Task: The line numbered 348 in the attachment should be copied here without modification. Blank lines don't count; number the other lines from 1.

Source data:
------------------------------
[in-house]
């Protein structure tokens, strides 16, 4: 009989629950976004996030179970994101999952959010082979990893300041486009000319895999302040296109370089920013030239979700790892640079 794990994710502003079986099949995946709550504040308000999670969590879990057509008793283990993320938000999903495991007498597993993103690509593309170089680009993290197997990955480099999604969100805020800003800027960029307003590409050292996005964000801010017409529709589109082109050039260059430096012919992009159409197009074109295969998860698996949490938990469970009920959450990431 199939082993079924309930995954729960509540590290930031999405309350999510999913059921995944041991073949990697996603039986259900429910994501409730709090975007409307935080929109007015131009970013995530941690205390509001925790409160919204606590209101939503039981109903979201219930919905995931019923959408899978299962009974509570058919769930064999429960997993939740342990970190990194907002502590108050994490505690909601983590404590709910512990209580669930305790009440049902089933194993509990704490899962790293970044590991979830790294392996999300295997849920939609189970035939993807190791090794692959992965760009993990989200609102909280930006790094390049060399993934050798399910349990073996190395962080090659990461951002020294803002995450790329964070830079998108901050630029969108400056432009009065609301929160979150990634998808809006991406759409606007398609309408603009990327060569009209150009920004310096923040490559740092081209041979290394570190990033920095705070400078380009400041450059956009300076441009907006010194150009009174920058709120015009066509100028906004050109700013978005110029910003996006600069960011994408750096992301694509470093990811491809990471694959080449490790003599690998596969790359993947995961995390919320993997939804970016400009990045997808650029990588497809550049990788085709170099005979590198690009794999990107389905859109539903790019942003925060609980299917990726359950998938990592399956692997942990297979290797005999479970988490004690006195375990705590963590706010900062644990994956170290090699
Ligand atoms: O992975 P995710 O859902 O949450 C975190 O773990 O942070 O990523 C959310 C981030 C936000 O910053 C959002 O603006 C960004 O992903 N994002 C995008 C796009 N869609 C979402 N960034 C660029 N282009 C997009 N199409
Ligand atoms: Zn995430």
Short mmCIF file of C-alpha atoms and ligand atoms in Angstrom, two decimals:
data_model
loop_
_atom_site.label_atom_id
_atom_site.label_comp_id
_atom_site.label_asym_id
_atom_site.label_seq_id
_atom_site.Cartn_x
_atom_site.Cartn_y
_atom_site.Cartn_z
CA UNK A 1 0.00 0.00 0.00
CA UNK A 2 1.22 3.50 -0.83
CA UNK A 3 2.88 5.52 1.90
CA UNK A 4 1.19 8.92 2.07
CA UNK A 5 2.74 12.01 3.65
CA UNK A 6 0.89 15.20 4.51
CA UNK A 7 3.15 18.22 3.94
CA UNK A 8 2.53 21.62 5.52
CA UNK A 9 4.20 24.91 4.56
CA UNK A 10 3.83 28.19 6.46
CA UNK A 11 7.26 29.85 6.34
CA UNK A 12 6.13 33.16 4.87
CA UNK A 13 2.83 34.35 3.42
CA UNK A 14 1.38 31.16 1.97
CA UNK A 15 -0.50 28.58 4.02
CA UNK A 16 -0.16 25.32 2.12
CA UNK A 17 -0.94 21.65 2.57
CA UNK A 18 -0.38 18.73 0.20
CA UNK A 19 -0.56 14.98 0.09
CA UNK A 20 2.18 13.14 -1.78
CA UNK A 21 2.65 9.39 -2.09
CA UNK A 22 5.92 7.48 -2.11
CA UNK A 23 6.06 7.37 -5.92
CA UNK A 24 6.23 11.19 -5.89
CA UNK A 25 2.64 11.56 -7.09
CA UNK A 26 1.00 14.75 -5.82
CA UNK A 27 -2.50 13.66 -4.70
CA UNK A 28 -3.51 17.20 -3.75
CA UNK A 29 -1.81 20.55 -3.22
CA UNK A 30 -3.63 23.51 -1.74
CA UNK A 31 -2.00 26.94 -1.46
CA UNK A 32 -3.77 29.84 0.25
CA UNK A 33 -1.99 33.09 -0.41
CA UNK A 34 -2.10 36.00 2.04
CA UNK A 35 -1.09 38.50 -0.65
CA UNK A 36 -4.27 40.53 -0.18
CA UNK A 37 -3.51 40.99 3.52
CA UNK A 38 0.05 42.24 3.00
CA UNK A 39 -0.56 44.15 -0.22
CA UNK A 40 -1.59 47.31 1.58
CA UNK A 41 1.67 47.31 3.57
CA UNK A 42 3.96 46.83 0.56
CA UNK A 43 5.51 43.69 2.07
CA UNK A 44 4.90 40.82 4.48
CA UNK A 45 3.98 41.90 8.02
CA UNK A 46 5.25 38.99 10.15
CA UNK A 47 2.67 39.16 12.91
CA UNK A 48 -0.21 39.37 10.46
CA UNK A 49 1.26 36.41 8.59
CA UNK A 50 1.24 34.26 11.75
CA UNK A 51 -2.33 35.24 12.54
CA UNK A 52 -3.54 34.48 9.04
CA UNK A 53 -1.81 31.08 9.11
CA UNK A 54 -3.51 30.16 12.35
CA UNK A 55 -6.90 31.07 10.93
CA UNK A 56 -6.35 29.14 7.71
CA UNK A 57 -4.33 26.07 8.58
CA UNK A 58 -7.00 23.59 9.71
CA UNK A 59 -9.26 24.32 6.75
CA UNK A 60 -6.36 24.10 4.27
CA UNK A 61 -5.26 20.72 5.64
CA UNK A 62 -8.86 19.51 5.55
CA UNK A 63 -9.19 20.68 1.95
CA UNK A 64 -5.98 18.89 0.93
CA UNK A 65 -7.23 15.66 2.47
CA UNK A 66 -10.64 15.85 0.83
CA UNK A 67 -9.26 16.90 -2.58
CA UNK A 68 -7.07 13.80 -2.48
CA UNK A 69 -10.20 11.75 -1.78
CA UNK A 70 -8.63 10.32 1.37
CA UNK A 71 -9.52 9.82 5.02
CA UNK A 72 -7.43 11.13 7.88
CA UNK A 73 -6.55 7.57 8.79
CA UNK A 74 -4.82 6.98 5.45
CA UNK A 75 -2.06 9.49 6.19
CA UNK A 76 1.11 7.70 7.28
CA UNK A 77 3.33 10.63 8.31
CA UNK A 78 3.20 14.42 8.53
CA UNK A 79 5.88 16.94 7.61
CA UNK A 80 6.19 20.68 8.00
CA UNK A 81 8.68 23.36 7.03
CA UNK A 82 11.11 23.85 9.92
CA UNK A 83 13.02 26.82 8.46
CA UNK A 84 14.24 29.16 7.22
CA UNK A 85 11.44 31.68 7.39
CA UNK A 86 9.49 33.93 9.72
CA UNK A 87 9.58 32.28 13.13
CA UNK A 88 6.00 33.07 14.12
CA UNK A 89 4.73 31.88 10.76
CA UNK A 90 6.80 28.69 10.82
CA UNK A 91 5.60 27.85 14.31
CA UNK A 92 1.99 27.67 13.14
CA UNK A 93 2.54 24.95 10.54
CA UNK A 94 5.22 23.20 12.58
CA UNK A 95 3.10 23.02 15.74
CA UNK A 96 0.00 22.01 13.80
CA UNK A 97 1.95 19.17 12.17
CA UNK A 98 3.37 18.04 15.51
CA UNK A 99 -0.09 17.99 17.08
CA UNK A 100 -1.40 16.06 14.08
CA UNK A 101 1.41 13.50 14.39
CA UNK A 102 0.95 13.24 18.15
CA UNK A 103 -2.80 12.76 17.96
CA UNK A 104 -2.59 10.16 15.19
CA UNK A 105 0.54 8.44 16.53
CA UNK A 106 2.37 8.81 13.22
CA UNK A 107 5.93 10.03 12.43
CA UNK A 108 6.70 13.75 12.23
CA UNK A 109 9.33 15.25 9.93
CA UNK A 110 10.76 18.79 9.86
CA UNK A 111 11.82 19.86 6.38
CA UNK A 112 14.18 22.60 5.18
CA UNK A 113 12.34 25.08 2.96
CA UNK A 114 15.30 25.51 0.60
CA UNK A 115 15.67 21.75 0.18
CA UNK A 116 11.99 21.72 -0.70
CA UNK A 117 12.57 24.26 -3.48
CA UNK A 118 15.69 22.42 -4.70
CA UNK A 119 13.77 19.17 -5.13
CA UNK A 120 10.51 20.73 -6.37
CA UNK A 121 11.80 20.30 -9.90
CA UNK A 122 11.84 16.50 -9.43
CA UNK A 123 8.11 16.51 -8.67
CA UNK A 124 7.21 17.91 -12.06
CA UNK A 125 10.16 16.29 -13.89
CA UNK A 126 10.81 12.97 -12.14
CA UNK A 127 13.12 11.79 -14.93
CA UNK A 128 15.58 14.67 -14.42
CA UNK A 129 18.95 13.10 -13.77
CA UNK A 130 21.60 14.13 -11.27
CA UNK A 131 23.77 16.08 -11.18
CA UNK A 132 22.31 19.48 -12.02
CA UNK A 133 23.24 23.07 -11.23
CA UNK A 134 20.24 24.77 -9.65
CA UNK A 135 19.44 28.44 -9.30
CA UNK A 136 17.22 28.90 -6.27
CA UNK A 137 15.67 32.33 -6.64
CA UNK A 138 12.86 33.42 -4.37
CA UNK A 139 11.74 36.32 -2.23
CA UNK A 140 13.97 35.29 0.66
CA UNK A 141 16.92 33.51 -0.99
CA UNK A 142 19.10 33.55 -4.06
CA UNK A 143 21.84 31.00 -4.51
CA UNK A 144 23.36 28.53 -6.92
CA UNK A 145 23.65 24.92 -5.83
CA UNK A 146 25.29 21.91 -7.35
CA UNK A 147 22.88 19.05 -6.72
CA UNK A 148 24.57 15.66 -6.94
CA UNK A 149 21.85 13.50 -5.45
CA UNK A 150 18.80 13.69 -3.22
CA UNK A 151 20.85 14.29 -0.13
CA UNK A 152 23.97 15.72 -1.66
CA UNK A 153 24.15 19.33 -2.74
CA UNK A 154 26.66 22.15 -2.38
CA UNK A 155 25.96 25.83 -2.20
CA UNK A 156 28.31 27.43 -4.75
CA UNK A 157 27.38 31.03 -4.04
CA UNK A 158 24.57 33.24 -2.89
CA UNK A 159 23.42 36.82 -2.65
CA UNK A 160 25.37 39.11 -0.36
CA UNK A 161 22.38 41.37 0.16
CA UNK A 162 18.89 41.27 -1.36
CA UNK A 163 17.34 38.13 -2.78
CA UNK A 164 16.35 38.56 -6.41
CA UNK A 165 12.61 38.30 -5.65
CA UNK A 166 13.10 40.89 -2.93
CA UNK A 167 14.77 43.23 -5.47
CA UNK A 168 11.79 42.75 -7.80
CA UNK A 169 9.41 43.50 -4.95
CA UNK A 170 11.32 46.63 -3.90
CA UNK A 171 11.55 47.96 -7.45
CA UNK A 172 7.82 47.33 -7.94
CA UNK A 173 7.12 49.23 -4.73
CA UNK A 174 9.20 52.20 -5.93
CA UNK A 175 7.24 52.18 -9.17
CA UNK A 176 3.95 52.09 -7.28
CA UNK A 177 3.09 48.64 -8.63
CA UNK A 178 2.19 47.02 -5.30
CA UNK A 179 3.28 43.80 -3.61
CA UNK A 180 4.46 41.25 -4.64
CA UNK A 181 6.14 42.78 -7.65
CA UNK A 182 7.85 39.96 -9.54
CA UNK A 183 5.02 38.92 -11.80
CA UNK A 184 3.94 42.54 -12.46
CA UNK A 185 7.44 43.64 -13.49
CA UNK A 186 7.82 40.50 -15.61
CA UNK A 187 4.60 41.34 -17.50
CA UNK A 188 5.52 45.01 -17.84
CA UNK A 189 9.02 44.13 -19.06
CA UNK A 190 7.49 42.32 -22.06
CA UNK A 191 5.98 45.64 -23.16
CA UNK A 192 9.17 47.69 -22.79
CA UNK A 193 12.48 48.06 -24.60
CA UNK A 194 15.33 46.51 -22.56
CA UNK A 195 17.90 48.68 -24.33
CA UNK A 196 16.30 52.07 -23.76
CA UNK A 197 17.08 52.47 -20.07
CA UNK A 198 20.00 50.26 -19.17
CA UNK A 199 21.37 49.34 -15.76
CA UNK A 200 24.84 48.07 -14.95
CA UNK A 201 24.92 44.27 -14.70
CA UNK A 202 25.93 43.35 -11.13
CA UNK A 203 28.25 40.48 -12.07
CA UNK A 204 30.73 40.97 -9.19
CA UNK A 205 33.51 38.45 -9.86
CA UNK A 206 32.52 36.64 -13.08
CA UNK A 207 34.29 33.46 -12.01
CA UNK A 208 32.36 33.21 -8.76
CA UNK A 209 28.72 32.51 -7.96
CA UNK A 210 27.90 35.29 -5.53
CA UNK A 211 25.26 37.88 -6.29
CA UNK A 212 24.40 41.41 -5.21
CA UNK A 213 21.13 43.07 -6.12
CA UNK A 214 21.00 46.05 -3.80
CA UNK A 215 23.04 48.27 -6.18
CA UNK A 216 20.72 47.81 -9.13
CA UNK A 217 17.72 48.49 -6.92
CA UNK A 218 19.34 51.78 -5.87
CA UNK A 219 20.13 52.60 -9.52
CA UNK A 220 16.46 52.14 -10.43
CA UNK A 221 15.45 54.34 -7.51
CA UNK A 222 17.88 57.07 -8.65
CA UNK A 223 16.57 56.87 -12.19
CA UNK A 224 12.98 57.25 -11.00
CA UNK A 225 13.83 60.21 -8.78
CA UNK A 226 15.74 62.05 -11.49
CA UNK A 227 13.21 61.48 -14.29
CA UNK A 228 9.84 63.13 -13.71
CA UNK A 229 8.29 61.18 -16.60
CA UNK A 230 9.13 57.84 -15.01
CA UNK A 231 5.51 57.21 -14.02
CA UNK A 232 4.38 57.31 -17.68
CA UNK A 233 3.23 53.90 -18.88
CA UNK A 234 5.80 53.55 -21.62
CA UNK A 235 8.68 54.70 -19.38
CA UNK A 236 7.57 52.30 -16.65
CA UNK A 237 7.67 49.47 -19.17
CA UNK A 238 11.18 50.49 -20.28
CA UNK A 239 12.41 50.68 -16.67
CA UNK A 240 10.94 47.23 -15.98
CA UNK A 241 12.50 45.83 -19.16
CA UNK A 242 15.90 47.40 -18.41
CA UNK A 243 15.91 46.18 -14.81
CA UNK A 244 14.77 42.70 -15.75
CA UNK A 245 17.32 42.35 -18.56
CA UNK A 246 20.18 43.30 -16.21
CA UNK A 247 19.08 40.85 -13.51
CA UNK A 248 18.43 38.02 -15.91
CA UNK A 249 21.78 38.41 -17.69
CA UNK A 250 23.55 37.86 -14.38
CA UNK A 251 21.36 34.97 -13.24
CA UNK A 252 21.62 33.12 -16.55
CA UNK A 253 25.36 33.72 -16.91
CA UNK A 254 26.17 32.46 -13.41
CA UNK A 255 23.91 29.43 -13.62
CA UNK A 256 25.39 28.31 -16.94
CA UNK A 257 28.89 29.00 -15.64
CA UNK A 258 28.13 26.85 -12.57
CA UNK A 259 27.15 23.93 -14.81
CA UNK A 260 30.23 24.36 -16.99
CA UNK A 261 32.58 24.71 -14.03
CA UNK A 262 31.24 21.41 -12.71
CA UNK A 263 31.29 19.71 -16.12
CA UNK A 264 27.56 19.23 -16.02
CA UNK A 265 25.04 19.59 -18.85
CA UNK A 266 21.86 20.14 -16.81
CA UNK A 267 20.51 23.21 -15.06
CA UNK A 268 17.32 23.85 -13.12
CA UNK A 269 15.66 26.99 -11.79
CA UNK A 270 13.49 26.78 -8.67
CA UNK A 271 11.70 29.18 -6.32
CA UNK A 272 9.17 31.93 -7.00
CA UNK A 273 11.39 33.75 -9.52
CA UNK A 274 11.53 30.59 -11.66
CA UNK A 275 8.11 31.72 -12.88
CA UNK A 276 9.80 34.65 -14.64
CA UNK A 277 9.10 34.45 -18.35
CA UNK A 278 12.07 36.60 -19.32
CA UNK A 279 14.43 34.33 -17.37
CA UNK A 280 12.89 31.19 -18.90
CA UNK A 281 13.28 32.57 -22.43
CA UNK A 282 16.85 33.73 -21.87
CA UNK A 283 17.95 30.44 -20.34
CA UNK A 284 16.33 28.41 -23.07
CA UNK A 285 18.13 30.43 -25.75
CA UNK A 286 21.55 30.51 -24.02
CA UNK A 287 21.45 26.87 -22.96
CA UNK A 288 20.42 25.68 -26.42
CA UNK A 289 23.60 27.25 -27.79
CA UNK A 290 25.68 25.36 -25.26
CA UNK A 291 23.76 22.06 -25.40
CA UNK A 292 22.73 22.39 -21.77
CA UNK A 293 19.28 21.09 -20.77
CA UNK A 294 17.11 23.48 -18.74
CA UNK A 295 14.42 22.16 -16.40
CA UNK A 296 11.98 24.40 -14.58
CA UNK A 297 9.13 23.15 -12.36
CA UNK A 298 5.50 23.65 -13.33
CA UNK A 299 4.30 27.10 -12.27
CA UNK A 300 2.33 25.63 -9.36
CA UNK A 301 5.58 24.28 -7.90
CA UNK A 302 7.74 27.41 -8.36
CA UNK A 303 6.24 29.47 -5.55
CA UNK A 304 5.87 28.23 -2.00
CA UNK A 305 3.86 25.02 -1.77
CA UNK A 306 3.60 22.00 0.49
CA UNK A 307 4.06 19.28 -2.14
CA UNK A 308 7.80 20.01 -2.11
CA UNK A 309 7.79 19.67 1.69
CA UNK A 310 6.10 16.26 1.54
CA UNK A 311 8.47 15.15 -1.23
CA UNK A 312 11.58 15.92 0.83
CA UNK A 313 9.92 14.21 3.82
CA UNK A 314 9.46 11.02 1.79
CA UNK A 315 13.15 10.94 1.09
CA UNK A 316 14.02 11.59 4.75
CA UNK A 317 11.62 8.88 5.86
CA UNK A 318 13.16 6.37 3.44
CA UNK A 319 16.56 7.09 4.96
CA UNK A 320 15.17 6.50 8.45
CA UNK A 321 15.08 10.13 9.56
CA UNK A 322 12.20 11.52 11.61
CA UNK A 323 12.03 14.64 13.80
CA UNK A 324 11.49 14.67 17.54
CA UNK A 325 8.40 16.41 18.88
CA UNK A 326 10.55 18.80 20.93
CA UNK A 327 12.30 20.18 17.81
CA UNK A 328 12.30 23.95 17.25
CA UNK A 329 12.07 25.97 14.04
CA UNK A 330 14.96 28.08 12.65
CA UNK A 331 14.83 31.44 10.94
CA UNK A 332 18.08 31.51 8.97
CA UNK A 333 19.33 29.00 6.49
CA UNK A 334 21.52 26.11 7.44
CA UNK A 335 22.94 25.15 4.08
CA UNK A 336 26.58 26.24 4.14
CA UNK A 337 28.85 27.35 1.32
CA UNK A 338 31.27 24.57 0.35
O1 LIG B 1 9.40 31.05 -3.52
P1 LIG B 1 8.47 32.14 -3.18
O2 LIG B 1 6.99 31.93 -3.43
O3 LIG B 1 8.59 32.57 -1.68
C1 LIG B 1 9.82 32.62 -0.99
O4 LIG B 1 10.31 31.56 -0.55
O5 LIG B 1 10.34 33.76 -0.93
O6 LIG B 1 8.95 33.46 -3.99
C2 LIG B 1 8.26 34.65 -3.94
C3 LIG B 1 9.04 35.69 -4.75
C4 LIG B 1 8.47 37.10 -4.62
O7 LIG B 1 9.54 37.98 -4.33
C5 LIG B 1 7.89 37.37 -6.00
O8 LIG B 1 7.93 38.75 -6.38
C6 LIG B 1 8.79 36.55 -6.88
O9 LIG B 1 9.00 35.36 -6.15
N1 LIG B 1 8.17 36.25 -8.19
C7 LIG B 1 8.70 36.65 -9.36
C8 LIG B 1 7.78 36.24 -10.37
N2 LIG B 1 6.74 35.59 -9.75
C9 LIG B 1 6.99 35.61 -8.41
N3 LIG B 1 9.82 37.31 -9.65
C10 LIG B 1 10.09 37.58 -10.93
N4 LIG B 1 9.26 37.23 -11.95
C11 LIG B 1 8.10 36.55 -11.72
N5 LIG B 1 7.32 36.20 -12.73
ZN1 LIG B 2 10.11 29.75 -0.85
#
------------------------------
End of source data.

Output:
CA UNK A 334 21.52 26.11 7.44